Last year was the Astros’ third year in the American League, and the first year in seemingly forever where they showed the ability to be a real playoff team in the MLB. After being the consistent bottom-feeder of the NL Central and not showing greater success in their first couple of years with the AL West, Houston had a breakout 2015 season, finishing just 2 games back of the Rangers in the division and locking up a wildcard spot. They took out the New York Yankees in the play-in game, but lost the Divisional Round series 3-2 to the eventual World Series champion, Kansas City Royals.
So the question remains, can the Astros repeat last season’s success in 2016? I think the team is primed and ready to do so for a couple of reasons: The maturation of young talent on the mound and the explosiveness of their hitters, both at the plate and on the base path. The Astros had the best team ERA in the American League in 2015, just 3.57. Dallas Keuchel has really come into his own over the past couple of seasons, and should continue to improve as number one in the rotation. Lance McCullers record from last season may not be the most impressive, just 6-7, but he should be pitching a lot more comfortably this season, with his first professional season behind him.
The remaining three pitchers for the staff have all seen some success throughout their careers, and it’s just a matter of returning to form. Collin McHugh has been remarkably better with Houston the past two seasons than his previous two, he should continue to trend in the right direction on the mound.
Doug Fister probably had the roughest season of these five starters in 2015. He started the year with a starting rotation spot with Washington, but some consistency issues ended up getting him demoted to a bullpen spot by the end of the year. If he’s able to regain his composure with a new team and pitch like he did in 2014 with Washington (16-6 2.41 ERA in 25 starts), this Astros rotation looks suitable to defend its position as one of the best in the AL.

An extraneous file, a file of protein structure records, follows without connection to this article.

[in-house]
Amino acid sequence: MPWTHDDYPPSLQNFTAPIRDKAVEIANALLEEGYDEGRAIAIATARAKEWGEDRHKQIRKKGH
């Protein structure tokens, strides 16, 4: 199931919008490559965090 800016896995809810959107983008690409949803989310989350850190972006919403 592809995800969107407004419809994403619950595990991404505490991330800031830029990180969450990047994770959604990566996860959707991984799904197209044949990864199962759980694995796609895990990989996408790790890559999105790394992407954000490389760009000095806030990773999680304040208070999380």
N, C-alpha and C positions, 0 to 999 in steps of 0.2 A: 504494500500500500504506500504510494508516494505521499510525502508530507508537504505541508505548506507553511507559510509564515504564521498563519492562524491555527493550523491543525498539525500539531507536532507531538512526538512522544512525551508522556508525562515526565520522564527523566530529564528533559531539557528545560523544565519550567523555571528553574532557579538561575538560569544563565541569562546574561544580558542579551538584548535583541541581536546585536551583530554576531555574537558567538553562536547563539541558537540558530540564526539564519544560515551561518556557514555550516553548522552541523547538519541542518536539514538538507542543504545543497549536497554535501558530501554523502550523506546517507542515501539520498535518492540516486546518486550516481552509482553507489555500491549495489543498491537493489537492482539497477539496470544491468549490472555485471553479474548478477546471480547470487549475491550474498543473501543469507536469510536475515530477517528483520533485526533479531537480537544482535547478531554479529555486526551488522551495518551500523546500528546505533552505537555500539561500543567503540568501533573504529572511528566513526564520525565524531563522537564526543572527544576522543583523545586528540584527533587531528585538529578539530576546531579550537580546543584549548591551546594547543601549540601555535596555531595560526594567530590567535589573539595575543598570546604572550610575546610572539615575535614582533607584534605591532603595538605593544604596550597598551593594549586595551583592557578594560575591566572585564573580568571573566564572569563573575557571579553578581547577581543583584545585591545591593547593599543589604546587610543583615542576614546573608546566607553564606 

The offense is spotted with stars like Jose Altuve and Carlos Correa. Correa became the first number 1 draft pick overall to win Rookie of the Year in the American League last season. However Correa has already made it very clear that he does not intend to stop there, and there’s no reason to believe otherwise. Correa could begin making his case as an elite talent in the MLB over these next few years, in the same league as guys like Bryce Harper and Mike Trout, if he continues to improve on his impressive opening season.
Altuve has hit over .300 in his past two seasons, and has begun to find more power in his bat, recording his first double-digit home run season. He also solidified his glove work, posting a .993 fielding percent in 2015.
Correa and Altuve could be a middle infield duo that terrifies the division for years down the road.
The rest of the Astros bats are supplemented with some solid veteran talent combined with rookies looking to mature and make their first big splash at the plate. As of right now, the team’s starting 9 are all returning from 2015, so they have the element of chemistry on their side as well.
The Mariners and A’s are continuing to find themselves and presently should not provide too much of a threat to the Astros within the division. The Rangers are coming off a year where their pitching ranked 3rd worst in the AL in terms of ERA, over a point higher than Houston’s. Although the Rangers are hoping Yu Darvish’s return from injury and Cole Hamels will help fix this problem, I don’t think it will be enough. While this team has great hitting, I think that, outside of Darvish and Hamels, it lacks the pitching depth required to make a serious postseason run. The Angels continue to see great production out of Mike Trout, but long-time slugger Albert Pujols numbers seem to be trending downwards, and their admittedly solid rotation currently lacks a true ace on the level of Keuchel and Hamels.
I think the Astros will continue to see themselves in the top half of the AL West standings for a long time with the young talent they have accrued over their time at the bottom of the MLB. Carlos Correa will only get better (a scary proposition) and young batters will only continue to improve with just the right amount of veterans around them.